As shown in Table 3, the patients with CG genotype of ATM P1054R variant, had significantly higher risk of developing RCC than patients with ATM CC genotype (CG Vs. AA OR = 8.47; CI = 1.00–71.76; p = 0.043). Only one mutated GG genotypes among cases have been observed in our study (1.15%). Moreover, the difference of G allele frequency was statistically significant in the two groups (OR = 10.93; IC = 1.35–88.31; p = 0.012).
Genotypic distributions of rs67311347 polymorphism had no obvious discrepancies between cases and controls (p > 0.05), while mutated genotype AA frequency showed statistically significant difference between case and control groups (OR = 2.95; IC = 1.10–7.89; p = 0.03).
Interestingly, in our population, the TT variant of the rs3845536 ALDH9A1 polymorphism was observed to approach significance for a protective role against RCC (OR = 0.26; IC = 0.09–0.70; p = 0.007). Likewise, the ALDH9A1 T allele was also observed to be significantly reduced in RCC (and OR = 0.62; IC = 0.41–0.94; p = 0.02).
Also, ATM rs1800054 and ALDH9A1 rs3845536 polymorphisms did not provide evidence of an association with RCC histologic subtype (clear cell, other) (p = 1 and p = 0.18 for genotypic frequencies, respectively) (Table 4).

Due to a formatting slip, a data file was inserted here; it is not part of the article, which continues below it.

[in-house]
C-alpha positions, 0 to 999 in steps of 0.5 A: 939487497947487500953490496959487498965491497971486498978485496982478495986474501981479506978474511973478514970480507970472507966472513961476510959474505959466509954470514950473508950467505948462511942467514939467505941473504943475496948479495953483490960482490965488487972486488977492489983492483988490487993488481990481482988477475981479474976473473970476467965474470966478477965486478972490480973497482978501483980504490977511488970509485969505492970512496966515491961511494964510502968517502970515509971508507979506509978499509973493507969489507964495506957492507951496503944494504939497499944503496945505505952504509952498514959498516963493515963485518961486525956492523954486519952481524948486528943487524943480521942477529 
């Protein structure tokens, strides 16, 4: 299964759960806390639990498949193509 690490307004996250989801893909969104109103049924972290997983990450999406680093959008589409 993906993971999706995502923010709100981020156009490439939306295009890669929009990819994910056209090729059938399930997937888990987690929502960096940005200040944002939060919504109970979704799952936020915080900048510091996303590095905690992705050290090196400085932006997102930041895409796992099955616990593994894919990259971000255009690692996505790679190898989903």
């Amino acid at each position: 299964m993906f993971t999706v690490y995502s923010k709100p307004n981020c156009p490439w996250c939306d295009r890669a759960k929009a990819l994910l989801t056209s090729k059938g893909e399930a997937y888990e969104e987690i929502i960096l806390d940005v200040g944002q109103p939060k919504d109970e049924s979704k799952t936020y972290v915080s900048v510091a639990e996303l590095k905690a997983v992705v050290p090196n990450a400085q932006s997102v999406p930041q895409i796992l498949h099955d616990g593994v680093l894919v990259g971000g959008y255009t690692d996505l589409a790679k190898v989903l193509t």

In the present study, we evaluated the association between 14 SNPs including VEGF (-2578C/A [rs699947], -460T/C [rs833061] and +405C/G [rs2010963]), VHL (rs1642742 and rs779805), FAF1 (rs4381241), LRRIQ4 (rs10936602), RHOBTB2 (rs2241261), OBFC1 (rs11813268), ATM (rs1800057), DPF3 (rs49030664), ALDH9A1 (rs3845536), EPAS1 (rs7579899) and rs67311347 and the risk of RCC. Only ATM (rs1800057) was found to be significantly correlated to RCC risk. Interestingly, the rs3845536 ALDH9A1 polymorphism shows a protective effect. To the best of our knowledge, the present study is the first that investigated the association of these polymorphisms and RCC risk in Algerian population.